A quick trip to the snowy south – Queenstown ‘tramping’

This trip of four adventurous days with Matt was a blast and so good to catch up again. The first time in person since Christmas. We tramped 25 odd km around Ben Lomond for three days and had a day chilling out in Queenstown. We spent two nights camping, one up near Ben Lomond saddle in the snow and the other near the tranquil Moke Lake.


Map of where we went

Both having jobs now we didn’t think twice about catching the steepest chairlift in the southern hemisphere up the first 450m of elevation gain. BUT we stupidly forgot to buy gas for the camping stove before catching the chairlift!


We arrived at the top station, huddled in the cafe for an hour while the rain came down, then started our charge through the lightly falling rain. 20 minutes in, and like a light bulb going off in my head, I realise we forgot the gas. Matt instantly said, “oh well we’ll go without it. You can probably eat those freeze dried meals by adding cold water.”


I was like, “Woah, hold up. Let’s take more than 2 seconds to think about this!” The idea of no hot water for a couple of days camping in the snow didn’t sound appealing to me.


One of the problems we had was there was no gas available at the top chairlift station. And the other being we had return chairlift tickets so if we went down, then we’d have to pay another $39 for a ticket back up.


I thought it worth a shot though, so I called the chairlift reservations and plead my case for a free ride back up. Thankfully, after a decent think about it, and saying “this isn’t what we normally do”, she gave one of us a free pass.

We had gas.


So an hour and a half later we were back at the same point on the trail and on our way up the slippery, icy trail.

Matt on the climb up the slippery trail to the saddle which is visible in the background
Camping 1000m above the lights of Queenstown

The night was chilly, hard to say how cold but I think the forecast read -5. We spent many an hour that night huddled in our sleeping bags and talking away.

One of the things when you’re camping in cold weather is you’re in bed as soon as the sun goes down and you stay there until it comes up again. At this time of year the sun went down at 5:30 so we were horizontal for a good 15 hours. Needless to say we were pretty stiff in the morning and ready to bust out of the tent and stretch the legs.


We’d planned on climbing Ben Lomond (1710m) the next morning, but that wasn’t to be. Snow conditions were too hard, the ridgeline too steep and without crampons, neither of us fancied on giving it a crack. As Matt said “I’m not an alpinist and never will be”. His energy levels were down that morning. Probably something to do with those 15 hours horizontal I’d say.

Soaking up the morning rays – a great day when the sun arrived.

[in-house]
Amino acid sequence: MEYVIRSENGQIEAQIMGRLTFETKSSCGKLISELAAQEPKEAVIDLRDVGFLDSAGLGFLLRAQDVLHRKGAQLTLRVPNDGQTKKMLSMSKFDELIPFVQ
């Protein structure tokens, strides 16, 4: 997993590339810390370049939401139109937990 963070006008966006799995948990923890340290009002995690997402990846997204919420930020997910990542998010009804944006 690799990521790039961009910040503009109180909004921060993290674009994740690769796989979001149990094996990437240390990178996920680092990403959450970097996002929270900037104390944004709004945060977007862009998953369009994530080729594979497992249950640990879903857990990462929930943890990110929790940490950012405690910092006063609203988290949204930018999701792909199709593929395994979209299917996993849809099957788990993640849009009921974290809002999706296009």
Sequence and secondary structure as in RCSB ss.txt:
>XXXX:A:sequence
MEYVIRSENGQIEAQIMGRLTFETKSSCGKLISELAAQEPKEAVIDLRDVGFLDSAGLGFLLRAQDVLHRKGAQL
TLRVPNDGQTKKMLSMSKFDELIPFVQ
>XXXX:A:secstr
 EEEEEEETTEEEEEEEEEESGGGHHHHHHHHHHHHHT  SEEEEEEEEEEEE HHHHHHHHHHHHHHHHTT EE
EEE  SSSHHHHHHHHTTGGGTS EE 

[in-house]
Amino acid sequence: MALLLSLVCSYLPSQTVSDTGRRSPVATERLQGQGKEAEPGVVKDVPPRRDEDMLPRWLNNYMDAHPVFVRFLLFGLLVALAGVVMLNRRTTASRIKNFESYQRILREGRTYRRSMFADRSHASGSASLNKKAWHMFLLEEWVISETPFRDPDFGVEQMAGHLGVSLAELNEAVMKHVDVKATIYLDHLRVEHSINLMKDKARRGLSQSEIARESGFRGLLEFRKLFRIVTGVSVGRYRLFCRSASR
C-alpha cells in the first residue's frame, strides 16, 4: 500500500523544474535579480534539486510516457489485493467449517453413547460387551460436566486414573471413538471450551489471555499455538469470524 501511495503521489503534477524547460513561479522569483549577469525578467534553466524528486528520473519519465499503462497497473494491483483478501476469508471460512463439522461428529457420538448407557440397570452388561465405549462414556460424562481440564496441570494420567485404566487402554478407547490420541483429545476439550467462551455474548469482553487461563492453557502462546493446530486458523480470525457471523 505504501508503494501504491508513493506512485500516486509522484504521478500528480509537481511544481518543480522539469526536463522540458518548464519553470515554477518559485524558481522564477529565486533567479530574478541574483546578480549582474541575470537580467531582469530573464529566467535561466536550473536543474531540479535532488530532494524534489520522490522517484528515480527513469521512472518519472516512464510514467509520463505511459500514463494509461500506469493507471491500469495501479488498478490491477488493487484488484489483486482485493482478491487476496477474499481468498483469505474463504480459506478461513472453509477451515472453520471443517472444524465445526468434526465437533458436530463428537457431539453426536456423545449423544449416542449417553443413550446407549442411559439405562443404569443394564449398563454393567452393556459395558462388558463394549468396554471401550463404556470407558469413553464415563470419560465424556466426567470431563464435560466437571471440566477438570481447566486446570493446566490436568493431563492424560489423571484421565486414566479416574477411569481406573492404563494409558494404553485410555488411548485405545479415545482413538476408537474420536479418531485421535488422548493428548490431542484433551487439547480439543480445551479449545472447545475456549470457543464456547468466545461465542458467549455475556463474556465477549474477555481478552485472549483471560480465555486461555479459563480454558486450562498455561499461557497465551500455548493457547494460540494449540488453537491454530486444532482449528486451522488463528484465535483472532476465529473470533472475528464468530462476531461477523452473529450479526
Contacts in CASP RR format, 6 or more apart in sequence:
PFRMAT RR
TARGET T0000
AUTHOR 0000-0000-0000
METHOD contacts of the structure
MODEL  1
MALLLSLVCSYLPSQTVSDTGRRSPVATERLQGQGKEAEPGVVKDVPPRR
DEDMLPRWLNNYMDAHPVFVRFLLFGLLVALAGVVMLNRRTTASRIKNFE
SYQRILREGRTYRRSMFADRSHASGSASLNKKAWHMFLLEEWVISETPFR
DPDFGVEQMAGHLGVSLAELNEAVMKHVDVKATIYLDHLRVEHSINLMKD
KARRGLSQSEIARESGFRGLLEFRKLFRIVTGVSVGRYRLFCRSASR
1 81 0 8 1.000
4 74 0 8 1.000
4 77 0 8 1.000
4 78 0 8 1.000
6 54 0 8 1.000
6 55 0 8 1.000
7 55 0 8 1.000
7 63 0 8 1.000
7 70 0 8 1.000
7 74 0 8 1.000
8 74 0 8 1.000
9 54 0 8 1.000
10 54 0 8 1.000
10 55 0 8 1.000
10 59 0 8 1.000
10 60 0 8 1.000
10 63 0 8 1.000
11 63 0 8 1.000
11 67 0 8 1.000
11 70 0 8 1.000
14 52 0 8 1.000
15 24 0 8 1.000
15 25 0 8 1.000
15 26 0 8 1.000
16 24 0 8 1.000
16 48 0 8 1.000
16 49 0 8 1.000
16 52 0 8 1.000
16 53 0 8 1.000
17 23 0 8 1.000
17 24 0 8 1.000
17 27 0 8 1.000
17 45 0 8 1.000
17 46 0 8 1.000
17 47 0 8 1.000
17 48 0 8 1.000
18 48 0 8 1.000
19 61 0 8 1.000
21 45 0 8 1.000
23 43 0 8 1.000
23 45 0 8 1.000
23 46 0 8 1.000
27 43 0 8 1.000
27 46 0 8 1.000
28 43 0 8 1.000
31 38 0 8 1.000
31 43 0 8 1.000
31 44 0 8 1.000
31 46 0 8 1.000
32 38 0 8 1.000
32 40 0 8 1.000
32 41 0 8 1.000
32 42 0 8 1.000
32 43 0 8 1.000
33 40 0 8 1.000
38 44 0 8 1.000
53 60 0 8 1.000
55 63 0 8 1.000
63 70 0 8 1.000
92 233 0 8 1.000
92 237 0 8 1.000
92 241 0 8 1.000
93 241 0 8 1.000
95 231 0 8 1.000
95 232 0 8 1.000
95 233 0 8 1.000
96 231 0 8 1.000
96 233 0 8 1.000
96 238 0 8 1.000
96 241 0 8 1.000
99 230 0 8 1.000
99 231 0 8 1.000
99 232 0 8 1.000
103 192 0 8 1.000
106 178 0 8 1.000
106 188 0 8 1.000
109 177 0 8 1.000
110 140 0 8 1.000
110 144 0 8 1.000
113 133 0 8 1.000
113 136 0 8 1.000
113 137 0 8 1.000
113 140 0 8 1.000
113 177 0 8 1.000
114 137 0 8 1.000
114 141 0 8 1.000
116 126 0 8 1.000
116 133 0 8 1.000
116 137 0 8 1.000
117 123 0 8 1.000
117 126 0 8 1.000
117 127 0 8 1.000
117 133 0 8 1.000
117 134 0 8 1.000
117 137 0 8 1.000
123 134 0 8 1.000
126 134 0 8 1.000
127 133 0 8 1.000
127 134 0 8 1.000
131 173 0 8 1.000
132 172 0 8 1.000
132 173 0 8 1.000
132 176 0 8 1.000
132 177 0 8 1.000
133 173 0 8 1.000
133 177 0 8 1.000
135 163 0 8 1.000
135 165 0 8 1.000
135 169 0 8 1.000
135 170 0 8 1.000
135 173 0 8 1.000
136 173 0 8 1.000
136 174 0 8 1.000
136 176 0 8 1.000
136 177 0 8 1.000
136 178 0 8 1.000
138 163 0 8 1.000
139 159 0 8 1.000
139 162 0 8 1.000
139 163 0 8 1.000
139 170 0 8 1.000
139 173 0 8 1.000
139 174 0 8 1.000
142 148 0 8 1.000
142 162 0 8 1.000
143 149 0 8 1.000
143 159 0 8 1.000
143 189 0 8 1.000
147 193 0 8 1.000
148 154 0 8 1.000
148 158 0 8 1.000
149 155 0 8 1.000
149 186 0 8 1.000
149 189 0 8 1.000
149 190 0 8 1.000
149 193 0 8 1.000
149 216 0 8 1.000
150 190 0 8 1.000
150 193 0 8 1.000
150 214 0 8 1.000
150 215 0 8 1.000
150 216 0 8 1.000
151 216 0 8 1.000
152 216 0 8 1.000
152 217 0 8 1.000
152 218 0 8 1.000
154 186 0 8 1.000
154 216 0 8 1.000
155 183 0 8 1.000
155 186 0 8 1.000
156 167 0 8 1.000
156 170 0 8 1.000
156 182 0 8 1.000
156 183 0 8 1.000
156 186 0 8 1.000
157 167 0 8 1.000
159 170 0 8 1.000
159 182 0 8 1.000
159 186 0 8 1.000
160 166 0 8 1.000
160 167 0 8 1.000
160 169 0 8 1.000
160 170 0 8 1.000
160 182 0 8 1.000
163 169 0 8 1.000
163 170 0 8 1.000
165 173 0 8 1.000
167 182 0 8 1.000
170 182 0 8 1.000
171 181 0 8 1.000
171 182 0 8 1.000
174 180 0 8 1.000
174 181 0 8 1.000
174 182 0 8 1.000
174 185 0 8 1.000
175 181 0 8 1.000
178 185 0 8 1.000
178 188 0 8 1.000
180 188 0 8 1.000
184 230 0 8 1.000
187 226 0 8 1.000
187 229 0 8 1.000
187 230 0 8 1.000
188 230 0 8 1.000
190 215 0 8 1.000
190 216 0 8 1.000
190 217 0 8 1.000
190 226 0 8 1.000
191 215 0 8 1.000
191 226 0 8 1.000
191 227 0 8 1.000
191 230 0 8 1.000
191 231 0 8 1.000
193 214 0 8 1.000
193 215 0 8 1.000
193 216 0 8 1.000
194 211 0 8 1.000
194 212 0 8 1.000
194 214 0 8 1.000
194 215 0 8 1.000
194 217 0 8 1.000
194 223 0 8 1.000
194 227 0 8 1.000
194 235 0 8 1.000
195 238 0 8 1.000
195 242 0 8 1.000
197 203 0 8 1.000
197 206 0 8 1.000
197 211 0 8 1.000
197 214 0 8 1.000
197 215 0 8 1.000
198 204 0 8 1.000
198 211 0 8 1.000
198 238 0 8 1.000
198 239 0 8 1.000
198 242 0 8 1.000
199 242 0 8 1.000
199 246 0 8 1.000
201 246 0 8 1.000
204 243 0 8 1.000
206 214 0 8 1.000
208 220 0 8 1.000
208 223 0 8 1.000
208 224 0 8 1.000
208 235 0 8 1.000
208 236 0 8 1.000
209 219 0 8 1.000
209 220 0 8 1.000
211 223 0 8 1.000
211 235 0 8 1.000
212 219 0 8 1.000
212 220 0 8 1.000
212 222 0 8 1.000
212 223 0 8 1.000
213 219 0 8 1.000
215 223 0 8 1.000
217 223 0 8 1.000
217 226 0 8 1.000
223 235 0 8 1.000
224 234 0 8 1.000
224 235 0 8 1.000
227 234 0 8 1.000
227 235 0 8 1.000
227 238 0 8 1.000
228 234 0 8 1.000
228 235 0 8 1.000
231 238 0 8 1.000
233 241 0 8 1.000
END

Matt’s comment about this picture – “Look at those wrinkles around my eyes. That’s not me. I’ll have to edit those out or something”

The morning did bring a lovely “bluebird” day though and we enjoyed roaming around the snowy plateau and getting a higher vantage point on the slopes of Bowen Peak. A few people passed our tent and one guy in particular was stoked with our effort of camping up there.


Over the next couple of days we finished off the tramp, descending north down to the valley floor along the Moonlight Track, and following the dirt road south west around to Moke Lake. It was very scenic being in the valley surrounded by mountains, and peaceful too. We only saw a handful of other people.

The night at camp 2 was so much warmer in comparison to the night camped in the snow
Not celebrating the summit – just posing for the hell of it

After a second night camping, Matt and I eventually limped down to Glenorchy Rd, he with his blistered heel and me with my tender achilles. We’d dashed into this tramp with next to no recent walks and, kind of surprisingly, were paying the price. We must be getting on at the mature ages of 23 and 27!


I stuck my thumb out waiting to hitch a lift for about 10 minutes while Matt changed and freshened up. After a couple of days without a shower we probably didn’t smell the best, let’s be honest. But literally, as soon as Matt is ready a car pulls over and whisks us back to Queenstown. Hitch hiking has never been so easy.


The following and final day of my quick trip, Matt proceeded to dissect me in a game of Frisbee golf. This was round two after we’d played the same course with fellow traveller/cyclist Lari 3.5 years earlier. He beat me then and he beat me again. This time by about 14 shots. Matt finished 4 under, a damn good effort that.


It was a bit sad leaving to head back to sunny Tauranga. Good quality time is much harder to come across now I’m living across the ditch. No doubt they’ll be another adventure around the corner sometime soon though. I have no idea where in the world it’ll be but it’ll happen.

One thought on “A quick trip to the snowy south – Queenstown ‘tramping’”

  1. Always enjoyable times when you are together. Best mates forever. You two never choose an easy adventure though. Always in extreme conditions.

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